Entering the property, Goldie peered around again, before allowing the faintest curvatures of a smile to appear on her face. “This is TOO soft! There’s wall-to-wall carpeting instead of hardwood flooring and all the mint green walls make me feel like I’m trapped inside of a Keebler Elf breath mint factory!”

Cordially pointing Goldie towards the door, Artie made a mental note of the remaining homes where he had pre-arranged appointments. This second home had been the gem, the pick of the litter. He had to devise a new plan, perhaps try faking a severe allergic reaction to his chewing gum. Then, out of nowhere Goldie cried out enthusiastically, “There!”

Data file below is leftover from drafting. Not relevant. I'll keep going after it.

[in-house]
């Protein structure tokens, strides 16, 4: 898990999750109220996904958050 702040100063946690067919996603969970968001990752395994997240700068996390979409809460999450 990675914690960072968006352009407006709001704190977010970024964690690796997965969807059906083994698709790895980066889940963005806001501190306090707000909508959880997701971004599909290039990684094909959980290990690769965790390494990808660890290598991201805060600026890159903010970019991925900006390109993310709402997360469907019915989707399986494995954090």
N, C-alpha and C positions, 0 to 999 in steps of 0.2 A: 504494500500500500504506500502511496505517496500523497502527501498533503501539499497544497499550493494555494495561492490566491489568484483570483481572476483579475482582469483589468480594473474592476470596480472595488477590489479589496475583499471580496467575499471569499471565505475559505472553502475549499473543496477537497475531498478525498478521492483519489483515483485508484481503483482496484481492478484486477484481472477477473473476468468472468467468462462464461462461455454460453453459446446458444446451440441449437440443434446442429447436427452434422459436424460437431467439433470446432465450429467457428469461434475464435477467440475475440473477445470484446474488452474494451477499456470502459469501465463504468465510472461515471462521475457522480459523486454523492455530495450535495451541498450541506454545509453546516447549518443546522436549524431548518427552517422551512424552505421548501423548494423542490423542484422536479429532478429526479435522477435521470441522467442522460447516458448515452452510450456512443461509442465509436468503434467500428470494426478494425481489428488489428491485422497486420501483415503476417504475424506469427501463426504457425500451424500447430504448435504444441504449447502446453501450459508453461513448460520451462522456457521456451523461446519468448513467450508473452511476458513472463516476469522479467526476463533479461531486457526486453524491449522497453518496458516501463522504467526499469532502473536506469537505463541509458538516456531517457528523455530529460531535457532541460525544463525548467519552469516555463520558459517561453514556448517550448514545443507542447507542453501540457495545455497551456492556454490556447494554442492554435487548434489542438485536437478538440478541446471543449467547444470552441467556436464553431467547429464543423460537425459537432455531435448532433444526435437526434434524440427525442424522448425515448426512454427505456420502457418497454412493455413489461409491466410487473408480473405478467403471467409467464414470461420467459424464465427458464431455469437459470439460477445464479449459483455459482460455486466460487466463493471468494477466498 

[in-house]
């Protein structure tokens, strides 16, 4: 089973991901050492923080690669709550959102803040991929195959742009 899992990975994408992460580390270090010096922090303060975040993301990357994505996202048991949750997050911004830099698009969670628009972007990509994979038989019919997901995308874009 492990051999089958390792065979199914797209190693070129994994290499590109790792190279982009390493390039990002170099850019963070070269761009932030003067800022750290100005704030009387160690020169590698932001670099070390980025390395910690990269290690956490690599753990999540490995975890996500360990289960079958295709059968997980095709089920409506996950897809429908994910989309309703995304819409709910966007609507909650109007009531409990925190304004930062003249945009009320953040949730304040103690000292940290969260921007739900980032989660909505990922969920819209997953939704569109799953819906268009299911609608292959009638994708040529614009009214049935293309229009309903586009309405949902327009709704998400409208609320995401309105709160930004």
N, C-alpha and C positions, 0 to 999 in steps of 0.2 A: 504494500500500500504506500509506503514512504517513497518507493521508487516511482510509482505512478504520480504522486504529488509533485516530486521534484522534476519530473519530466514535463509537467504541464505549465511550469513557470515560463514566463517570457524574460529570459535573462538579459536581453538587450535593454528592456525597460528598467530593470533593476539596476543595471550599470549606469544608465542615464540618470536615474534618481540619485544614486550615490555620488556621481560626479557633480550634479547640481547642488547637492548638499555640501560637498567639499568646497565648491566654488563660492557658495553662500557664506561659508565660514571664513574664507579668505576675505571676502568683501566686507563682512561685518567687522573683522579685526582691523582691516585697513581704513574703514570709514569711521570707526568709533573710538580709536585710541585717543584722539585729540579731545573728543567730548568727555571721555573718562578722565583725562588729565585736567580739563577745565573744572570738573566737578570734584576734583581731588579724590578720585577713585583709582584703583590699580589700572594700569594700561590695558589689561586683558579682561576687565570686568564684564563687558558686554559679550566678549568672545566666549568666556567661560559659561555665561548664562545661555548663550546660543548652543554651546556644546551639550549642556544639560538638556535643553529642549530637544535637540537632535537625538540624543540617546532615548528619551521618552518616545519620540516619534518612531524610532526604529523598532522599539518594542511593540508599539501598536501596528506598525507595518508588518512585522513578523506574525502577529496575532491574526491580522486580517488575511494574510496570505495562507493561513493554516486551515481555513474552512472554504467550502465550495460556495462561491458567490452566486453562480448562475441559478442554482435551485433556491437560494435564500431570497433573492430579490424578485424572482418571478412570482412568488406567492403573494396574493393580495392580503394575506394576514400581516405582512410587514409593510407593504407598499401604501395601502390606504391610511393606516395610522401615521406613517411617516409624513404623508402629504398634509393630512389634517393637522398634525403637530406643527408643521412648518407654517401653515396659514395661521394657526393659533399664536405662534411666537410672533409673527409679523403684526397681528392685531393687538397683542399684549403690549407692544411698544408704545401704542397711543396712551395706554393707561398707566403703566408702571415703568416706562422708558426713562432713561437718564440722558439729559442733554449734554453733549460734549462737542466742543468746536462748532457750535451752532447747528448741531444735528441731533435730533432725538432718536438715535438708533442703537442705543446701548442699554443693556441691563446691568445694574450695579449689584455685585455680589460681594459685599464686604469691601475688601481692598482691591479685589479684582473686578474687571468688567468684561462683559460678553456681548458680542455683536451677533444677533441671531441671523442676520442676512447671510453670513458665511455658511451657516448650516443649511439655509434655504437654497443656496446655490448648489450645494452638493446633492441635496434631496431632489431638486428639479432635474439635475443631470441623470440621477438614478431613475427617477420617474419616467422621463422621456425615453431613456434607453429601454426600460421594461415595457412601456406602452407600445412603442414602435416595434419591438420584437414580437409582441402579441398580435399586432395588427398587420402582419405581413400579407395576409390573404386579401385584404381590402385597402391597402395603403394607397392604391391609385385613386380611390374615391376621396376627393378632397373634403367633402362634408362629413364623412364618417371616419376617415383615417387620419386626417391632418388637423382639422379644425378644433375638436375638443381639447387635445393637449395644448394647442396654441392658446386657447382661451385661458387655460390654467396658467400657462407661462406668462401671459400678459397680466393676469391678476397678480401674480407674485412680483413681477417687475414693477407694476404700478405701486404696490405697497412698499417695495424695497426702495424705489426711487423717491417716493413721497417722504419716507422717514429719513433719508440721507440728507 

Artie looked over, to see an open house. The home was three storeys, on a tiny city-sized lot that allowed just enough room for a hummingbird to glide between the neighbouring house. It was just off the major intercity turnpike, with a train coupling yard behind the residence.

There was one tree, if you will – although that could have just been the best-fertilized dandelion ever.

The inside had mismatched linoleum floors and all the ambience of an aircraft hangar, given the gaps between the windows and the drywall.

Out of the living room window, the house featured a predominant and fulsome view of the long-abandoned Woody Meadows Porridge Factory, or what was left of the crumbling frame of the building.

“This house is just right!” Goldie exclaimed, “It’s absolutely everything I told you I wanted, right from the start!”